Serum anti-CCP antibodies in periodontitis associated with rheumatoid arthritis - relative value for the severity of periodontitis

Keywords

Periodontitis, rheumatoid arthritis, ACPA, anti-CCP test

How to Cite

[1]
Stefanov, L., Bolyarova-Konova, T., Kolarov, Z., Pavlova, P. and Ivanova, M. 2020. Serum anti-CCP antibodies in periodontitis associated with rheumatoid arthritis - relative value for the severity of periodontitis. Revmatologiia (Bulgaria). 28, ONLINE (Dec. 2020).

Abstract

Antibodies against cyclic citrullinated peptides (ACPA) have significant prognostic value for the onset or progression of rheumatoid arthritis (RA). Extraarticular citrullination and the production of ACPA as an immune response have been well documented in a number of tissues, including inflamed gingiva associated with periodontal disease. The aim of this study was to analyze the relative value of serum ACPA, determined by anti-CCP test, in the periodontitis (P) associated with RA severity`s assessment. The study included 60 patients with a mean age of 58 ± 10 (34 to 74 years), of whom 44 were women and 16 were men with concomitant P and RA. All patients underwent clinical and laboratory tests for the diagnosis of RA and clinical periodontal examination for the diagnosis of P, after signed informed consent. In the studied cohort we found that the average number of lost teeth was 8 ± 5 (0-18), and the average depth of periodontal pockets in mm was 4.4 ± 1.1. In 50% of patients there was a loss of attachment> 5 mm, and in 43% we found furcation lesions. Fifty-eight patients (96.7%) had a 100% prevalence of probing bleeding (BoP), and 47 patients (78.3%) had PISA ≥ 934.71mm². The mean value of PISA in the studied patients was 1727.04 ± 873.64 (214.37 - 4324.00). We did not find a statistically significant difference in serum ACPA levels depending on the severity of periodontal parameters PD (p = 0.357), CAL (p = 0.589) and PISA (p = 0.788). We found that the ROC-based cutoff values ​​for ACPA were high (123.85 IU / ml) and had low sensitivity and specificity in distinguishing between severe and moderate / mild forms of periodontal disease.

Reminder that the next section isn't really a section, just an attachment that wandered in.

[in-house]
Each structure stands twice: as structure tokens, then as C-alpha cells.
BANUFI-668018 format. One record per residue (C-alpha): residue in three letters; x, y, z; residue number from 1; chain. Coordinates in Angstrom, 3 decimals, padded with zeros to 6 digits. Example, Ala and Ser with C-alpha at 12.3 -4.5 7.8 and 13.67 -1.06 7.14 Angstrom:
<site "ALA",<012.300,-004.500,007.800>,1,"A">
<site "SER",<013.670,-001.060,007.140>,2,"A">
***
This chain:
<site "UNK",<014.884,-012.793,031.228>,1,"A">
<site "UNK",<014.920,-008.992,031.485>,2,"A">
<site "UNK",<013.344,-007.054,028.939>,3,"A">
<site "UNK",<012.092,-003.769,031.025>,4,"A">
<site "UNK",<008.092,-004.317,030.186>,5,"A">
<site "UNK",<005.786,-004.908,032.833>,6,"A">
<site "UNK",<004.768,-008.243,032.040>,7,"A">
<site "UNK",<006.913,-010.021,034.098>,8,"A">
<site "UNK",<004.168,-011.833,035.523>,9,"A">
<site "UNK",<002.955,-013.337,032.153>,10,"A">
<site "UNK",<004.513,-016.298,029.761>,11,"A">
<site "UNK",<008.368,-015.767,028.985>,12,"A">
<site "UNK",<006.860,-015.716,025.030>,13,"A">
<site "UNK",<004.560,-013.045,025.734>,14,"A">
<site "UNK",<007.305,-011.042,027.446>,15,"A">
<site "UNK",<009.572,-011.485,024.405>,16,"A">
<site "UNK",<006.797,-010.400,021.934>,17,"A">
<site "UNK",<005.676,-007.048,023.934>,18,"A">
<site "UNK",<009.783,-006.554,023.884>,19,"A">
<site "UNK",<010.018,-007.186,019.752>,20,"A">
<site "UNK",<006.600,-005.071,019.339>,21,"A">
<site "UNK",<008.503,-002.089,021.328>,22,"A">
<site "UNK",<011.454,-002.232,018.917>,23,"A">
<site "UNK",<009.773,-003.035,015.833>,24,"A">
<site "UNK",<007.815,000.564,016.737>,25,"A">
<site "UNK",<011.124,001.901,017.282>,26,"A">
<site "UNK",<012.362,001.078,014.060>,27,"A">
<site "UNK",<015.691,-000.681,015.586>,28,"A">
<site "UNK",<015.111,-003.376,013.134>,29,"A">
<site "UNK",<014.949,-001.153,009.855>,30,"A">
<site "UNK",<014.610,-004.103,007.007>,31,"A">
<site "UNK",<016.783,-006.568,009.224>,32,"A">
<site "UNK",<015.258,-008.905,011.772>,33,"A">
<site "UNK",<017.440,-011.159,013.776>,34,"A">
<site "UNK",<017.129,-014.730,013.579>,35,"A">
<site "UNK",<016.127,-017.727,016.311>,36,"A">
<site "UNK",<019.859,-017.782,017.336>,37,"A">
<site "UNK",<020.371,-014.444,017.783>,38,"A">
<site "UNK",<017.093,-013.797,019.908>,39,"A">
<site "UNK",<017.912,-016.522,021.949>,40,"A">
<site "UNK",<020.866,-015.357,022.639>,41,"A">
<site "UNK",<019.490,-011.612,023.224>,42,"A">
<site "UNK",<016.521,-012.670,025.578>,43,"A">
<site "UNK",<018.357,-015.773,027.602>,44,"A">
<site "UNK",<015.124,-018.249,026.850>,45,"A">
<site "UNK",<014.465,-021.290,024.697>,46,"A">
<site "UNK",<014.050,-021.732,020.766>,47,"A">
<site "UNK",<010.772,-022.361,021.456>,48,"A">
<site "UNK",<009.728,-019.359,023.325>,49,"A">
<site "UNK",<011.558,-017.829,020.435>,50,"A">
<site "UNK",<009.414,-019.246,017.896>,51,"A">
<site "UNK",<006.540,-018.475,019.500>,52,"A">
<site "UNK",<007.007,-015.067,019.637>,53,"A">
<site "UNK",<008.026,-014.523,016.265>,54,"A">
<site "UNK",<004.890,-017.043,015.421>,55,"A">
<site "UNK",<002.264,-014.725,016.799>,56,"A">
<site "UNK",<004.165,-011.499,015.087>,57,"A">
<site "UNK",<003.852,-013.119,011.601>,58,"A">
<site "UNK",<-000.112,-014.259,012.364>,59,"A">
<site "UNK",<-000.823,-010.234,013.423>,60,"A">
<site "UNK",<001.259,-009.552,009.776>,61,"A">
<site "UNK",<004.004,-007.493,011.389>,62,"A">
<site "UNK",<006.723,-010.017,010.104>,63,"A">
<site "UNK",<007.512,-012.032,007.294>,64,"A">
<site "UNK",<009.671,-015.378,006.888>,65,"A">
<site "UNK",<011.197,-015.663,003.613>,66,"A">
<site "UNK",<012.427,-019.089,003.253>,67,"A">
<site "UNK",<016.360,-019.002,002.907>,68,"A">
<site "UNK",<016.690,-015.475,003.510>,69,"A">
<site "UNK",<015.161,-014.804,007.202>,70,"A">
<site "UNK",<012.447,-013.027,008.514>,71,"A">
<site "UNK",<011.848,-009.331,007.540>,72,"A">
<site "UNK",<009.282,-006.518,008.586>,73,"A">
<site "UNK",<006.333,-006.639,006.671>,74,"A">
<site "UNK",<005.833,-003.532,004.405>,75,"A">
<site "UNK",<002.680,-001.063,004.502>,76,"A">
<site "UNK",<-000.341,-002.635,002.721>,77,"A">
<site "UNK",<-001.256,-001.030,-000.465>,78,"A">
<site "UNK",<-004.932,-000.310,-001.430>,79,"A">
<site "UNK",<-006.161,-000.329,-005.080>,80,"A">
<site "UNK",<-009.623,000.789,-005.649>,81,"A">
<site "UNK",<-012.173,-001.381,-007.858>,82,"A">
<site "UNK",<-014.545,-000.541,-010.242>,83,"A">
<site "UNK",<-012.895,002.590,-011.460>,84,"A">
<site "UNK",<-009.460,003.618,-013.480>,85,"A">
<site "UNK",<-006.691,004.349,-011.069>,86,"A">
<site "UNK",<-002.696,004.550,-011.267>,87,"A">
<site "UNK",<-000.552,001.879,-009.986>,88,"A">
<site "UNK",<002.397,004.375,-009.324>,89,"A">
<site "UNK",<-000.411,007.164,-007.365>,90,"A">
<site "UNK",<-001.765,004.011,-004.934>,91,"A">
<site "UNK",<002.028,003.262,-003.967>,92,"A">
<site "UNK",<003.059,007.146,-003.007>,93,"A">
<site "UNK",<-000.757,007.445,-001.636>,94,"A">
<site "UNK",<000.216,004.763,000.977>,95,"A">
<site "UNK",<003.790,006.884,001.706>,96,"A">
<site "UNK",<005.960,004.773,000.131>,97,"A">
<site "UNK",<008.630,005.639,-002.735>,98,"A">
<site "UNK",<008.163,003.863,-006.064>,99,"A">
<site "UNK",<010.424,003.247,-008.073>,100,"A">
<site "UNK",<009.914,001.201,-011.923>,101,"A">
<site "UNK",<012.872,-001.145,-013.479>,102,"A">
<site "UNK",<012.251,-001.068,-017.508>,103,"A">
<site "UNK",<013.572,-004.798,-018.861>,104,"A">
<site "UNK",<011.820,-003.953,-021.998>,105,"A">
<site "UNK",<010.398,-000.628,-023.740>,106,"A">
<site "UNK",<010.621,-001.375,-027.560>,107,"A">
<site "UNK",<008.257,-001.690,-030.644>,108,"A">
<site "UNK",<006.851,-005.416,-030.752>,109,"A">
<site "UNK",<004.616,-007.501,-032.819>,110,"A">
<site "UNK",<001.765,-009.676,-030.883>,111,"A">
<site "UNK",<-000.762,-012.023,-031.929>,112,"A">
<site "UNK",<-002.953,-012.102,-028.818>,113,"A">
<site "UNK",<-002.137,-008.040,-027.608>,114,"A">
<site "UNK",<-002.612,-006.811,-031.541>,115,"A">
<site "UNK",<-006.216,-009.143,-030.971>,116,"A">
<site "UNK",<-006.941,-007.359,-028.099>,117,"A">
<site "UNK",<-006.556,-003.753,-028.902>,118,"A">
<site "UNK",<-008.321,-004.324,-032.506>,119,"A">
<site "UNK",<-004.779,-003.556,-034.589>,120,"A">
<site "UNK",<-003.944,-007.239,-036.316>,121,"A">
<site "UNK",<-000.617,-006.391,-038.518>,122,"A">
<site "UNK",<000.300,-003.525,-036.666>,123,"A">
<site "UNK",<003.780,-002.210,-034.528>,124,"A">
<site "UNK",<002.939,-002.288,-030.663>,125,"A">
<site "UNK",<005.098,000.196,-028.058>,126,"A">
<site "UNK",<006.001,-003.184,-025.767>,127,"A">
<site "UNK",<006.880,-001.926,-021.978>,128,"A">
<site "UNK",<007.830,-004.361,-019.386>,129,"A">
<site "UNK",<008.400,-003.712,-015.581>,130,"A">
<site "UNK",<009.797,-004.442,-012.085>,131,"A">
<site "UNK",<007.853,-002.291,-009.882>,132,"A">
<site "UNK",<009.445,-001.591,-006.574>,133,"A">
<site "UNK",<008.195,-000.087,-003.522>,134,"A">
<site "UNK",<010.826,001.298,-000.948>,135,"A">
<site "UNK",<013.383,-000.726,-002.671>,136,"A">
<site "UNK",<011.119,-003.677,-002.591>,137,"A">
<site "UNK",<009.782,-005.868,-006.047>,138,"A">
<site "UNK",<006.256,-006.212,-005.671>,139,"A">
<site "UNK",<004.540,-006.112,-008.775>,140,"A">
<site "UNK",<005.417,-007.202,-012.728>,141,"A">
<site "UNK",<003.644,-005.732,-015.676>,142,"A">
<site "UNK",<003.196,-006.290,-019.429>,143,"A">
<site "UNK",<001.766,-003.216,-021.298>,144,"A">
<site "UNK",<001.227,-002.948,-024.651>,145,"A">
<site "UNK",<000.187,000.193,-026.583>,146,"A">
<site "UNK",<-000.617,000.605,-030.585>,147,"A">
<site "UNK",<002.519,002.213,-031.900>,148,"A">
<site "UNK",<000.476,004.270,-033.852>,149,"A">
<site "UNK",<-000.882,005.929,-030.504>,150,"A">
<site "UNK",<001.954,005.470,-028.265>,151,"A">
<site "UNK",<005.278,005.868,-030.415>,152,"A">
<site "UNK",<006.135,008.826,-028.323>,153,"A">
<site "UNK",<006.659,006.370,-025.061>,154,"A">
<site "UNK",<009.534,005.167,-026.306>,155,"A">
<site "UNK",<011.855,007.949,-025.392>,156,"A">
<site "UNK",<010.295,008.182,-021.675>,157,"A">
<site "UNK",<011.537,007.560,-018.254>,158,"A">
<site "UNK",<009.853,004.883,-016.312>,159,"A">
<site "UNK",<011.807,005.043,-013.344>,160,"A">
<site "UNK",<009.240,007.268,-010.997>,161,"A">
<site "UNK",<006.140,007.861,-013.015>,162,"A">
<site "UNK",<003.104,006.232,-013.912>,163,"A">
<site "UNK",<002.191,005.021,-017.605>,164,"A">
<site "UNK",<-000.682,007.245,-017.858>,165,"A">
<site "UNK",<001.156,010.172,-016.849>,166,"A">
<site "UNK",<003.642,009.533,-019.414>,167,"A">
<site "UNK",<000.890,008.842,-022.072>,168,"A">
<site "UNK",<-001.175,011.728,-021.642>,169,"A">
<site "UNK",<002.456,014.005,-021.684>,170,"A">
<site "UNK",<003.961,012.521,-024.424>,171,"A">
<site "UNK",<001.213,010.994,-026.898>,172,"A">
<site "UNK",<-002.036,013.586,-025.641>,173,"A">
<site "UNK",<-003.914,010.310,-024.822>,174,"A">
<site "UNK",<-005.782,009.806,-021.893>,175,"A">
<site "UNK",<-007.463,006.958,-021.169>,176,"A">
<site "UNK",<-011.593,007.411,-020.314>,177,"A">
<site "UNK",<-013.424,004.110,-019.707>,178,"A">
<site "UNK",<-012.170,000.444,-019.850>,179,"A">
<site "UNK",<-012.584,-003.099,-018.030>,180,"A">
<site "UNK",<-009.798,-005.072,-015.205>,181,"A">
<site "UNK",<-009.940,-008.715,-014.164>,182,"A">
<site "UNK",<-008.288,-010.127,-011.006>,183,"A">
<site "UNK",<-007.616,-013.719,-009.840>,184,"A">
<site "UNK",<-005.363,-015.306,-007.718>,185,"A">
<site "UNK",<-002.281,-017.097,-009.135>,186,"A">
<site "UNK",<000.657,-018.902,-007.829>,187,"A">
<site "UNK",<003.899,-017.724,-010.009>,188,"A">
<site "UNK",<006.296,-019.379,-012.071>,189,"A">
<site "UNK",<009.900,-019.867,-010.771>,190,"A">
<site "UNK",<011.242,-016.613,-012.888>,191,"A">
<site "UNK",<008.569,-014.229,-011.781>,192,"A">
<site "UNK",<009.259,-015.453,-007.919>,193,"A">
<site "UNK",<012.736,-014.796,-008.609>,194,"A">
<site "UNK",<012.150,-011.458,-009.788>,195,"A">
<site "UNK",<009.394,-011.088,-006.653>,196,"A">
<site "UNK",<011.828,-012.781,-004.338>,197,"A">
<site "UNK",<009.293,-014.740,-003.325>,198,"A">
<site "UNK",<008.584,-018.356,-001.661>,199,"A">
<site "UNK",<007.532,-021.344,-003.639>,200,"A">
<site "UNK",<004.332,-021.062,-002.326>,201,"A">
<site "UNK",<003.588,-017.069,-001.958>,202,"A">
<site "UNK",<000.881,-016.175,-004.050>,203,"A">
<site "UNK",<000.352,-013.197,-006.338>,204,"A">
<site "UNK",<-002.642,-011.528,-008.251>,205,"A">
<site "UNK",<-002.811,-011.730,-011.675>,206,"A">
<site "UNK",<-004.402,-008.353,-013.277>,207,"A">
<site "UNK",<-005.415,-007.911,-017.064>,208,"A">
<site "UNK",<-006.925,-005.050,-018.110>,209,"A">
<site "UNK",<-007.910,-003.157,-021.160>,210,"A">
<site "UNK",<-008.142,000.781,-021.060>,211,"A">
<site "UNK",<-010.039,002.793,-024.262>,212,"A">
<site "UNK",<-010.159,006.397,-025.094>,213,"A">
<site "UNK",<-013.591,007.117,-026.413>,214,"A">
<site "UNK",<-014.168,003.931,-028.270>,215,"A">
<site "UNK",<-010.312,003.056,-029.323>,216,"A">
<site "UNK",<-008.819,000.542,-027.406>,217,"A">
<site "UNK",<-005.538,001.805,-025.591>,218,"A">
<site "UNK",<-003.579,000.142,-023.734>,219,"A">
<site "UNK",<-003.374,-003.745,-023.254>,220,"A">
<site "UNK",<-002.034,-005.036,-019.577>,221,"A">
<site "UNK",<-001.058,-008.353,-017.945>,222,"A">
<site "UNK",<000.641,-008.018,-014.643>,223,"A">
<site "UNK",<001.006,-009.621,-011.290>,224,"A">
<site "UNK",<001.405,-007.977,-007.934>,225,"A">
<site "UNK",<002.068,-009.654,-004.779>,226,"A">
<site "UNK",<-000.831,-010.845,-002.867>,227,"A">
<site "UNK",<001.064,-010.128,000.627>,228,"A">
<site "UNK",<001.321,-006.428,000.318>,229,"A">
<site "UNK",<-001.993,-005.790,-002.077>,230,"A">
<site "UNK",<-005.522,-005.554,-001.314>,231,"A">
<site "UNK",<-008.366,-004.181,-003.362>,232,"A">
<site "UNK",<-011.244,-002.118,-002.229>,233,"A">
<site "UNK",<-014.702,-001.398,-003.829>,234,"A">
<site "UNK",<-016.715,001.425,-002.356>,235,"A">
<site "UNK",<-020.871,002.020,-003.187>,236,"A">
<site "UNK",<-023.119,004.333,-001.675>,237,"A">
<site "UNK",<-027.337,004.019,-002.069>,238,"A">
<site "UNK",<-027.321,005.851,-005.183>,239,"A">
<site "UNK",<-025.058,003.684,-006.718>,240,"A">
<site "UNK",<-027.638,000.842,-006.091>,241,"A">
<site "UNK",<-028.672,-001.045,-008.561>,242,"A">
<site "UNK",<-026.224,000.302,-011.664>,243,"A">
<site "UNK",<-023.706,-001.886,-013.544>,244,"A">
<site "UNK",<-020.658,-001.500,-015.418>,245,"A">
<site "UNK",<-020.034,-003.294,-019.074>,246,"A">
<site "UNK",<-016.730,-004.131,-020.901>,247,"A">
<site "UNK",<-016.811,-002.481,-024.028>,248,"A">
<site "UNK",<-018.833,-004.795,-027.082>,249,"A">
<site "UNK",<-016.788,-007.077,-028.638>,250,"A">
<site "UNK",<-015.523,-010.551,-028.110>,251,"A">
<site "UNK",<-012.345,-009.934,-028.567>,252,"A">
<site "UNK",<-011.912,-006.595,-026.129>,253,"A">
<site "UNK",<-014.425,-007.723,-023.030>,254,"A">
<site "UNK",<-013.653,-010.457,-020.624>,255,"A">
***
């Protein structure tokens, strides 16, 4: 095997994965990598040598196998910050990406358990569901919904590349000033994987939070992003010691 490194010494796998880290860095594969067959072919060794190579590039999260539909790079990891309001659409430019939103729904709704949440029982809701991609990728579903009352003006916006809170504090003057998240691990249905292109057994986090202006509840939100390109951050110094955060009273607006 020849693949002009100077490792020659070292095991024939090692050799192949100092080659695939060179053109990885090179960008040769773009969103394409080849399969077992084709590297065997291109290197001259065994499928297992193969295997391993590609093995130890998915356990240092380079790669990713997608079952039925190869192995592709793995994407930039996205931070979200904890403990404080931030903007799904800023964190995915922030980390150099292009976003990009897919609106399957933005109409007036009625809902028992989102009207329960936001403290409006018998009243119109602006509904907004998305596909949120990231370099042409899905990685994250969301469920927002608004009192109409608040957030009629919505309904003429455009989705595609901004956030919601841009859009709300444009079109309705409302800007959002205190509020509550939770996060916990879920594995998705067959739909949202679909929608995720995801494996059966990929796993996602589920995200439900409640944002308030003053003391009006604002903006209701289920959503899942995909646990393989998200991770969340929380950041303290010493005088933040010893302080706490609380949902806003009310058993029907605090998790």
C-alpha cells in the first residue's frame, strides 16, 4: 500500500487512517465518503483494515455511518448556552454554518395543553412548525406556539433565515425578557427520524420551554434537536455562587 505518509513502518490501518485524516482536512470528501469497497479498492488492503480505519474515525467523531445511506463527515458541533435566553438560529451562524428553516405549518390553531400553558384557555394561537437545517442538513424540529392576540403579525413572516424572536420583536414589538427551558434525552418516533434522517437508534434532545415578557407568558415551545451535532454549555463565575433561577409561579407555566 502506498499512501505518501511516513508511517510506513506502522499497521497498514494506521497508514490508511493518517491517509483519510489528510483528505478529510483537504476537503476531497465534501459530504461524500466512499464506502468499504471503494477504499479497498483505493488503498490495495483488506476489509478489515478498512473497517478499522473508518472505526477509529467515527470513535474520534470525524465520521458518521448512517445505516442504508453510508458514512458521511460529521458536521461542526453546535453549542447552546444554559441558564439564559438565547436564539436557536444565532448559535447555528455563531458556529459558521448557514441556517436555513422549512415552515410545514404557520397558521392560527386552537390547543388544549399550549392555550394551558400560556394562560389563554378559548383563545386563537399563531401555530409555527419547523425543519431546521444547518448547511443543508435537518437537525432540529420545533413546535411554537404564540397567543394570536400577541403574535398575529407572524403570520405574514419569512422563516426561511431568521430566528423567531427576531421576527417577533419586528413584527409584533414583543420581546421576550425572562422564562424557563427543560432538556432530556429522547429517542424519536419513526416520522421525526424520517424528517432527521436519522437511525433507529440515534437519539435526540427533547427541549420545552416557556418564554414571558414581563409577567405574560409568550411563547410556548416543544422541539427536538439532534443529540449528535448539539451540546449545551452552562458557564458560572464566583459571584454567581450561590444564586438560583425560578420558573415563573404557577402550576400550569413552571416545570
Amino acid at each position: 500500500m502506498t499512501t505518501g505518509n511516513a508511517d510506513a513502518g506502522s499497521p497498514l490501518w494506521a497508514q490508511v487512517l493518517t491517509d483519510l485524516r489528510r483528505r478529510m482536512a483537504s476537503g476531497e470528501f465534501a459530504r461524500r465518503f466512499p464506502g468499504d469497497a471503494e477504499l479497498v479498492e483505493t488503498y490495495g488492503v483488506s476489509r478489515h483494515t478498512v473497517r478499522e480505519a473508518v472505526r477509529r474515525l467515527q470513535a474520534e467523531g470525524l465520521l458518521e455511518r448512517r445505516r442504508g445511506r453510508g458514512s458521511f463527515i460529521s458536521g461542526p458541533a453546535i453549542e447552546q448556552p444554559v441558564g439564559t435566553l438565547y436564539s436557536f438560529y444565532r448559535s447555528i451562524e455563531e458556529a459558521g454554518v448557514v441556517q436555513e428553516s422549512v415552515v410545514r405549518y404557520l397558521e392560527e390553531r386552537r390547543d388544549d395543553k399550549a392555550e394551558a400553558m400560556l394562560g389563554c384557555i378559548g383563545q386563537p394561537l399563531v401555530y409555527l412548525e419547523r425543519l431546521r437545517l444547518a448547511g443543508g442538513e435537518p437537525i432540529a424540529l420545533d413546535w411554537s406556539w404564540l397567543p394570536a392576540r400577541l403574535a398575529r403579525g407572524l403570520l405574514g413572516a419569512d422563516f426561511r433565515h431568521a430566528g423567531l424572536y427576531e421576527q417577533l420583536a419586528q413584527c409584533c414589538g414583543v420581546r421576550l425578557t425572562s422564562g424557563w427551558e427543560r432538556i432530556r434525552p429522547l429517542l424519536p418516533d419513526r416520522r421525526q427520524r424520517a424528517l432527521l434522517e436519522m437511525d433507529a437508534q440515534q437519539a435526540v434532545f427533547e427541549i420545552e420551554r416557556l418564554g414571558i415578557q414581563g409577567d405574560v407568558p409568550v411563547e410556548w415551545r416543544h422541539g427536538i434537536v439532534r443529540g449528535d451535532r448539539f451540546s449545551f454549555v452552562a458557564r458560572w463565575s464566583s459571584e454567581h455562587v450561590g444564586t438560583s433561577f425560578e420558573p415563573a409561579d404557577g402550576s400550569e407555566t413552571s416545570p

References

  1. Papapanou PN, Sanz M, Buduneli N, et al. Periodontitis: Consensus report of workgroup 2 of the 2017 World Workshop on the Classification of periodontal and Peri-Implant Diseases and Conditions. J Periodontol 2018;89(1):173-182.
  2. Consensus Report: Chronic Periodontitis. 1999 International Workshop for a classification of Periodontal Diseases and Conditions. Ann Periodontol 1999;4:38.
  3. Коларов Зл. Съвременни аспекти в патогенезата на ревматоидния артрит. Дисертация. Университетско издателство "Св. Климент Охридски", 1997.
  4. Rodrıguez-Rodrıguez L, Lamas JR, et al. Combined influence of genetic and environmental factors in age of rheumatoid arthritis onset. Rheumatol Int 2012;32:3097-3102.
  5. Aletaha D, Neogi T, Silman AJ, et al. 2010 Rheumatoid arthritis classification criteria: An American College of Rheumatology/European League Against Rheumatism collaborative initiative. Arthritis Rheum 2010;62:2569-2581.
  6. Bright R, Proudman SM, Rosenstein ED et al. Is there a link between carbamylation and citrullination in periodontal disease and rheumatoid arthritis? Med Hypotheses 2015;84(6):570-576.
  7. Pruijn GJ, Wiik A, van Venrooij WJ. The use of citrullinated peptides and proteins for the diagnosis of rheumatoid arthritis. Arthritis Res Ther 2010;12:203.
  8. Bartold PM, Marshal RI, Haynes DR. Periodontitis and rheumatoid arthritis: a review. J Periodontol 2005;76(11S):2066-2074.
  9. Ebersole JL, Machen RL, Steffen M J et al. Systemic acute phase reactants, C-reactive protein and haptoglobin in adult periodontitis. Clin Exp Immunol 1997;107:347-352.
  10. The J, Ebersole JL. Rheumatoid factor (RF) distribution in periodontal disease. J Clin Immunol 1991;11:132-142.